1. Certainly by the time you get to your seventies you’ve been round and round this friendship thing many times and lost count of the gains and the losses (finger count, that is)because heart count is indelible.I often think I have the “letting go part” finally in place and then out of nowhere it’s time to practice again. I take your words to heart as I did the first time I read about Buddhism (Jack Kornfield A Path With Heart)and found a new teacher and a new way which have so profoundly served my soul. Somehow on this leg of my journey I know in a very deep place that Jesus doesn’t want to let me go nor does He mind that in my wonderings I found the Buddha. So for all we get from our beleifs,and from our teacher friends, and from the light and the guidance of gifted spirits like you, we can all aspire to keep on getting better at that “letting go”. Again, thank you!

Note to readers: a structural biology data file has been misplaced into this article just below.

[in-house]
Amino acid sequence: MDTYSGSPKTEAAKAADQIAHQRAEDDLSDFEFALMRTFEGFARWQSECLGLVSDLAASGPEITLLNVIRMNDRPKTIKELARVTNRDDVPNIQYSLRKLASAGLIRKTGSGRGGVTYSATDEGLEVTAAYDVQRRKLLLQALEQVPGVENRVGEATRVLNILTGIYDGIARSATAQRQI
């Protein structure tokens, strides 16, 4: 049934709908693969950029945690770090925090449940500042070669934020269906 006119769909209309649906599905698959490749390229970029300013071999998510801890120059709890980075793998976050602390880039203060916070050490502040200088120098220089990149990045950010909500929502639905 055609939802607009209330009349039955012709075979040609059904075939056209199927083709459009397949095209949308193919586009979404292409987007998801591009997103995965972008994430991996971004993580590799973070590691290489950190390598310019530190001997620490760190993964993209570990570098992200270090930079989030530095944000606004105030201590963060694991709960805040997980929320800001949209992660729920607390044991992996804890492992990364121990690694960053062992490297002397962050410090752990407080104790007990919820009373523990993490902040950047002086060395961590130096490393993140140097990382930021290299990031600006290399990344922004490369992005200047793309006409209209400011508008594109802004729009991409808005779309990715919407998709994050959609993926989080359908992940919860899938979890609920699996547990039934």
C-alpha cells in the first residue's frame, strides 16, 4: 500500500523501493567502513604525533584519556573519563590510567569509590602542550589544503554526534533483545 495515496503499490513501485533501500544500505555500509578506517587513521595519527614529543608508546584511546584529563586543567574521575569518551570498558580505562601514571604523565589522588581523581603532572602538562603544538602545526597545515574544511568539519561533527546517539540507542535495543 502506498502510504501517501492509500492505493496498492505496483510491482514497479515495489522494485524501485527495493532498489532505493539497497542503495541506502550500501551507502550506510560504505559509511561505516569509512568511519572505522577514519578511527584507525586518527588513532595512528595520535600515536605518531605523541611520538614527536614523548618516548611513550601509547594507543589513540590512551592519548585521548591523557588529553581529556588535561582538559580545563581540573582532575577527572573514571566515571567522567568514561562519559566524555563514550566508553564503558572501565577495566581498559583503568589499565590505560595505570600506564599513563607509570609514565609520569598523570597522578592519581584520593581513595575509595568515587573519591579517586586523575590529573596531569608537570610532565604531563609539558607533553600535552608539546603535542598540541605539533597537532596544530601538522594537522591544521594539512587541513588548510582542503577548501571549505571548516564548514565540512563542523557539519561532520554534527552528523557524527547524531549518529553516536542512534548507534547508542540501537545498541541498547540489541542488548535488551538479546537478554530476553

Comment by Daisy Marshall — April 1, 2013 @ 8:58 pm

  2. I was just working on forgiveness today and then this arrived.Thank you!

    Comment by Pat — April 1, 2013 @ 9:01 pm

  3. Your words feel like they were meant for me. I am comforted that I’m not alone in my struggles and that the wisdom is so universal. And, that the struggle is the lesson if you can let yourself see it. With gratitude.

    Comment by Sarah E Griffin — April 2, 2013 @ 3:07 am

  4. About 3 years ago a disagreement with a friend resulted in her decision to cut off all contact with me (unfriend me from FB and other places). She explicitly told me her decision and while stunned, I abided it. I recently learned via another friend that she has breast cancer and funds are being raised to assist her. I have not donated, because I’ve been unclear about my motives and expectations — or rather, I know that I’m attached to a certain outcome. This post feels timely. Thank you for it.

    Comment by Kathryn — April 2, 2013 @ 11:43 am